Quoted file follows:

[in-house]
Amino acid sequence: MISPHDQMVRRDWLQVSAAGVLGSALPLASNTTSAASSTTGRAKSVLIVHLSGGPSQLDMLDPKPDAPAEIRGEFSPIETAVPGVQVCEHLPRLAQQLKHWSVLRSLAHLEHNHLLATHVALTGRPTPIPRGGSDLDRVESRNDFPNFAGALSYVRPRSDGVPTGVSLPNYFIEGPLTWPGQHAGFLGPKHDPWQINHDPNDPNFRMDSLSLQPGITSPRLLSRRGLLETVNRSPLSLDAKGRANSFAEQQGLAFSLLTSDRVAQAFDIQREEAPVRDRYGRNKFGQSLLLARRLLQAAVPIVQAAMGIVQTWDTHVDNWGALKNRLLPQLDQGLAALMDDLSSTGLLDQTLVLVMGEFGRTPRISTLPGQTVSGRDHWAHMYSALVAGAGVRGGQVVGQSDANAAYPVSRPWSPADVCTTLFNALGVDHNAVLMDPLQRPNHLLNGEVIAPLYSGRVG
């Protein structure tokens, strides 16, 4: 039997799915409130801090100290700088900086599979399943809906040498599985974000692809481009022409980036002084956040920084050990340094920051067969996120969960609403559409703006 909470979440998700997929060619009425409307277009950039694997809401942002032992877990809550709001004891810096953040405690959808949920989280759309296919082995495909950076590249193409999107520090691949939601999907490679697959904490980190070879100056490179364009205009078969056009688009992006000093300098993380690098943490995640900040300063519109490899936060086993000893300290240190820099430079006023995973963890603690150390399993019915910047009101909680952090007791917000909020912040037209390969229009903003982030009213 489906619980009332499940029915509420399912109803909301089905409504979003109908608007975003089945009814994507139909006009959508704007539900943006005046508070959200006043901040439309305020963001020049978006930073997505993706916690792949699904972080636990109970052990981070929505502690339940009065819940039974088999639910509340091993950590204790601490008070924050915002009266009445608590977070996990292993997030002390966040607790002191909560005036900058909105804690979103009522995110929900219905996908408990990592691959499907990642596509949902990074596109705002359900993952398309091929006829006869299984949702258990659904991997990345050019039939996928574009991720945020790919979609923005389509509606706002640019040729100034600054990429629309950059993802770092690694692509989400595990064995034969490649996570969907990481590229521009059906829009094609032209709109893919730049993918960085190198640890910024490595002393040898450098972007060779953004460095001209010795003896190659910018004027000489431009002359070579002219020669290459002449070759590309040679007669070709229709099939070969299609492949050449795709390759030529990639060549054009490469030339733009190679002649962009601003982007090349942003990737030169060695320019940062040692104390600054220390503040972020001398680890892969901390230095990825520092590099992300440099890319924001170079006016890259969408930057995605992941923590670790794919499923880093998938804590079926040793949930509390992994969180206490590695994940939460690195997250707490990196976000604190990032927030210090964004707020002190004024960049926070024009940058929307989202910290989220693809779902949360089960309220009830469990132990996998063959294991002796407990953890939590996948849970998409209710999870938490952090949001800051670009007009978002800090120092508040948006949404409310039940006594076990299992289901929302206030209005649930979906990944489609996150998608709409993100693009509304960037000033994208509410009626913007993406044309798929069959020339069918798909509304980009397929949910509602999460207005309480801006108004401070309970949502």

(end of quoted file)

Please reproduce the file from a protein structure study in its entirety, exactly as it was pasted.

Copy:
[in-house]
Amino acid sequence: MISPHDQMVRRDWLQVSAAGVLGSALPLASNTTSAASSTTGRAKSVLIVHLSGGPSQLDMLDPKPDAPAEIRGEFSPIETAVPGVQVCEHLPRLAQQLKHWSVLRSLAHLEHNHLLATHVALTGRPTPIPRGGSDLDRVESRNDFPNFAGALSYVRPRSDGVPTGVSLPNYFIEGPLTWPGQHAGFLGPKHDPWQINHDPNDPNFRMDSLSLQPGITSPRLLSRRGLLETVNRSPLSLDAKGRANSFAEQQGLAFSLLTSDRVAQAFDIQREEAPVRDRYGRNKFGQSLLLARRLLQAAVPIVQAAMGIVQTWDTHVDNWGALKNRLLPQLDQGLAALMDDLSSTGLLDQTLVLVMGEFGRTPRISTLPGQTVSGRDHWAHMYSALVAGAGVRGGQVVGQSDANAAYPVSRPWSPADVCTTLFNALGVDHNAVLMDPLQRPNHLLNGEVIAPLYSGRVG
């Protein structure tokens, strides 16, 4: 039997799915409130801090100290700088900086599979399943809906040498599985974000692809481009022409980036002084956040920084050990340094920051067969996120969960609403559409703006 909470979440998700997929060619009425409307277009950039694997809401942002032992877990809550709001004891810096953040405690959808949920989280759309296919082995495909950076590249193409999107520090691949939601999907490679697959904490980190070879100056490179364009205009078969056009688009992006000093300098993380690098943490995640900040300063519109490899936060086993000893300290240190820099430079006023995973963890603690150390399993019915910047009101909680952090007791917000909020912040037209390969229009903003982030009213 489906619980009332499940029915509420399912109803909301089905409504979003109908608007975003089945009814994507139909006009959508704007539900943006005046508070959200006043901040439309305020963001020049978006930073997505993706916690792949699904972080636990109970052990981070929505502690339940009065819940039974088999639910509340091993950590204790601490008070924050915002009266009445608590977070996990292993997030002390966040607790002191909560005036900058909105804690979103009522995110929900219905996908408990990592691959499907990642596509949902990074596109705002359900993952398309091929006829006869299984949702258990659904991997990345050019039939996928574009991720945020790919979609923005389509509606706002640019040729100034600054990429629309950059993802770092690694692509989400595990064995034969490649996570969907990481590229521009059906829009094609032209709109893919730049993918960085190198640890910024490595002393040898450098972007060779953004460095001209010795003896190659910018004027000489431009002359070579002219020669290459002449070759590309040679007669070709229709099939070969299609492949050449795709390759030529990639060549054009490469030339733009190679002649962009601003982007090349942003990737030169060695320019940062040692104390600054220390503040972020001398680890892969901390230095990825520092590099992300440099890319924001170079006016890259969408930057995605992941923590670790794919499923880093998938804590079926040793949930509390992994969180206490590695994940939460690195997250707490990196976000604190990032927030210090964004707020002190004024960049926070024009940058929307989202910290989220693809779902949360089960309220009830469990132990996998063959294991002796407990953890939590996948849970998409209710999870938490952090949001800051670009007009978002800090120092508040948006949404409310039940006594076990299992289901929302206030209005649930979906990944489609996150998608709409993100693009509304960037000033994208509410009626913007993406044309798929069959020339069918798909509304980009397929949910509602999460207005309480801006108004401070309970949502």